Delhi reports highest dengue case count in 5 years. Symptoms, helpline number, what not to do here

Delhi records highest number of dengue cases in past 5 years year, prompting CM Kejriwal government to launch awareness campaigns and other strict measures to curb the spread of the disease

Edited By Sayantani Biswas
Updated30 Jul 2023
(FILE PHOTO) Health Minister Bharadwaj said genome sequencing of 20 dengue-positive samples in Delhi has showed that 19 of these had strain type-2.
(FILE PHOTO) Health Minister Bharadwaj said genome sequencing of 20 dengue-positive samples in Delhi has showed that 19 of these had strain type-2.

Delhi has been recording the highest number of dengue cases putting the national capital, which battled flood like situation due to overflowing Yamuna couple of weeks ago, into another distress. Delhi, according to reports, recorded a total of 187 cases were reported till 22 July – the highest for the period since 2018.

The Delhi health minister and Aam Aadmi Party (AAP) leader Saurabh Bhardwaj on Sunday announced that the government has instructed officials to run dengue awareness campaigns in schools and among citizen to curb the spread of the vector-borne disease transmitted through mosquitoes.

“Hospitals will be made ready for dengue cases. I also had a discussion with the Municipal Corporation of Delhi (MCD) commissioner regarding the same today,” Bharadwaj said.

Delhi Dengue Cases

According to Delhi Municipal Corporation (MCD), the number of dengue cases reported in first three weeks of July stood at nearly 65. It was 40 in June and 23 in May.

In addition, 61 cases of malaria have been recorded in the same period, MCD report stated. 

What is Dengue?

Dengue is a viral infection caused by the dengue virus (DENV), transmitted to humans through the bite of infected mosquitoes. The virus is transmitted to humans through the bites of infected female mosquitoes, primarily the Aedes aegypti mosquito.

According to experts, there are four dengue virus serotypes -- DENV-1, DENV-2, DENV-3 and DENV-4.

Health Minister Bharadwaj said genome sequencing of 20 dengue-positive samples in Delhi has showed that 19 of these had strain type-2.

Type-2 is a severe strain, from which there is risk to patients, but the trend also suggests that there is only one strain in circulation broadly, but "we all need to be cautious", he said.

Delhi dengue: CM Kejriwal govt takes measures

-As part of measures to tackle the situation, the fine for mosquito breeding has been raised to 1,000 in case of households and 5,000 for commercial establishments

-Delhi CM directed the health department to reserve beds for dengue patients and ensure availability of medicines at hospitals and mohalla clinics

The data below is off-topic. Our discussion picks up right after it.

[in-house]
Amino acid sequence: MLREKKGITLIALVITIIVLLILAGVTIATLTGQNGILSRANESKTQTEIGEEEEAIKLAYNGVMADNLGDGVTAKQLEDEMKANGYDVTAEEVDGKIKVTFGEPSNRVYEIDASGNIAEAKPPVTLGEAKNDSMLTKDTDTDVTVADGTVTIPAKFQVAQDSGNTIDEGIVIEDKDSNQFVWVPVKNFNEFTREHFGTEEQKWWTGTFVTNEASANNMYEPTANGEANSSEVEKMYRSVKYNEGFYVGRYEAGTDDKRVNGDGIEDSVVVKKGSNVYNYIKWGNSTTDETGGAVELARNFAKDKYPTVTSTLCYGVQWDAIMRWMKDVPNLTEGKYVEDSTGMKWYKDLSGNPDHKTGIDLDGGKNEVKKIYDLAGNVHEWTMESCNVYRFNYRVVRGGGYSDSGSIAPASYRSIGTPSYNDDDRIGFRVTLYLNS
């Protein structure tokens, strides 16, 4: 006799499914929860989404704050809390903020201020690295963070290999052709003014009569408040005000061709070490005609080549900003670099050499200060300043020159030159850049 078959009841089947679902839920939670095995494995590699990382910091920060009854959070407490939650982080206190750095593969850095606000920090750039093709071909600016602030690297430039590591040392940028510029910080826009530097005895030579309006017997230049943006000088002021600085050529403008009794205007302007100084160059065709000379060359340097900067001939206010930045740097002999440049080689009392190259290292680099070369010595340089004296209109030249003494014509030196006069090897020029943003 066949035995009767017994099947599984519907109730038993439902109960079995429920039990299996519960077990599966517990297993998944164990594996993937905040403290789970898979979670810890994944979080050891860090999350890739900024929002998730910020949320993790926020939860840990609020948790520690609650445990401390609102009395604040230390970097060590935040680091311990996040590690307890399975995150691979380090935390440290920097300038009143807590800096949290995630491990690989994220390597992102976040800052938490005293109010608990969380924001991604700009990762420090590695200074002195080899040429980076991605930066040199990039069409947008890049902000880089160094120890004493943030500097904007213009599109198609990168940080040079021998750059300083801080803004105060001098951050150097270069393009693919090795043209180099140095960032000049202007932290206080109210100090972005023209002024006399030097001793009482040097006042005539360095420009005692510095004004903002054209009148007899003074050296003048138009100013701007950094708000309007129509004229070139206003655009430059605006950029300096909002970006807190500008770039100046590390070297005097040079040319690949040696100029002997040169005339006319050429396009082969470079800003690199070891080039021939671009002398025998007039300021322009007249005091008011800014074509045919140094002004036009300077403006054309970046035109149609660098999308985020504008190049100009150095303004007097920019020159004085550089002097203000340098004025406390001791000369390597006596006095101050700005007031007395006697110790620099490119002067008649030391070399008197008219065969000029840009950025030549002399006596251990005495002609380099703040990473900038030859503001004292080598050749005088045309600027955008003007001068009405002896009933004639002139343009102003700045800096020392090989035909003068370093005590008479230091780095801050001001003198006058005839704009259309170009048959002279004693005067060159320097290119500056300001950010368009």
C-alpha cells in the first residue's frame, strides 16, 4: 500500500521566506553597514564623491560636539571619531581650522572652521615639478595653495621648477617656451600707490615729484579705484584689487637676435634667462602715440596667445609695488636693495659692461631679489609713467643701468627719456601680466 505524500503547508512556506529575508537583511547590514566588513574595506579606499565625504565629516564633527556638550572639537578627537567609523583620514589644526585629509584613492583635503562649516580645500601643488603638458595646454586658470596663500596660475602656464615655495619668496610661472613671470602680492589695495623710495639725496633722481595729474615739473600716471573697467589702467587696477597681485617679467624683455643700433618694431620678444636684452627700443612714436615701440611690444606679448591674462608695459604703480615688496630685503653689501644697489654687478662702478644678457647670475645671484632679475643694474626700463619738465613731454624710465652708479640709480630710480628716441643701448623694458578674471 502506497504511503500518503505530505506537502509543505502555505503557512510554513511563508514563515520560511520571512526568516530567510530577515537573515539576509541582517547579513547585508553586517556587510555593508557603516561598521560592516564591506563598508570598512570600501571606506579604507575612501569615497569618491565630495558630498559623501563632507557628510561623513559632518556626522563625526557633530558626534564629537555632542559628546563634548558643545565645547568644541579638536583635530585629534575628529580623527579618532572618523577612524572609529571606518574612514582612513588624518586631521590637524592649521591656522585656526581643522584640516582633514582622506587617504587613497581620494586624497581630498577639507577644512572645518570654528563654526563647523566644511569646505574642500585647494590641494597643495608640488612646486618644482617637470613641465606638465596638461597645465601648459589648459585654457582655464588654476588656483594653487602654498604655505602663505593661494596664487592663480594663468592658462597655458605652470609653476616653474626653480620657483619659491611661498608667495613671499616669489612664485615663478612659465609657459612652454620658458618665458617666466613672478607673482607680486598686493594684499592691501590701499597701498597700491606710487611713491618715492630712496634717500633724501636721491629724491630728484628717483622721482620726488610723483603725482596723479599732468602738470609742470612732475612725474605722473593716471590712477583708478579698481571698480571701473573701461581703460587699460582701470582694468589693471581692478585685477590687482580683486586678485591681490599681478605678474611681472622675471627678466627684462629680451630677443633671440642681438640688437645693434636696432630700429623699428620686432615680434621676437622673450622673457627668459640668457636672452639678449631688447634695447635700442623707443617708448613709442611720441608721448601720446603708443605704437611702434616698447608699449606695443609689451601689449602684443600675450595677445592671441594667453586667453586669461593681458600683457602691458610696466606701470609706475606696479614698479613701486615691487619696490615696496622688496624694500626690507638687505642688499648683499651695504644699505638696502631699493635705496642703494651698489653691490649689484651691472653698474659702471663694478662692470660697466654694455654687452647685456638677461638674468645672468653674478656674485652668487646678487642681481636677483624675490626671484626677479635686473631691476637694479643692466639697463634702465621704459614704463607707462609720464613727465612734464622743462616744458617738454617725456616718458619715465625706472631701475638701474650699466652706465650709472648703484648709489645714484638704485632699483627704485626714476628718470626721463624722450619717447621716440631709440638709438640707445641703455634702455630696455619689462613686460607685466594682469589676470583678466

-Delhi government has declared hospitals as "zero-tolerance zones" for breeding of mosquito larvae, and all departments have been asked to ensure there is no breeding of mosquito larvae found in their office premises.

-Free dengue tests have been made available at mohalla clinics and dispensaries

-The 1031 helpline, which is a Covid helpine, will now cater to cases of dengue too

-The Directorate of Education and MCD have been asked to direct private and government schools to provide 'Dengue Homework Cards' to students to help monitor their homes

-CM Kejriwal also asked the director of education to ensure the strict implementation of wearing full-sleeve clothes and full pants in schools as preventive measures

Delhi dengue: When should you be worried?

Delhi Health minister said that one should not treat fever as simple fever. "Aspirin, disprin, ibuprofen, which further thin the blood, should not be taken by a dengue patient. A doctor should be consulted in case of fever," the minister cautioned.

Richa Sareen, senior consultant, pulmonology, Fortis Hospital, told PTI, dengue is accompanied with high-grade fever and patients should keep themselves hydrated and not resort to self-medication.

"If a patient is feeling very weak and severely dehydrated due to bouts of vomiting and dizziness in head, then it's a sign that the person should be hospitalised," she said.

In the first 48 hours since the onset of symptoms, one should undergo NS1 antigen test, done to diagnose dengue infection, the doctor added.

A normal platelet count is between 1,50,000 and 4,00,000 per microliter of blood, and therefore this count should be properly monitored, she said.

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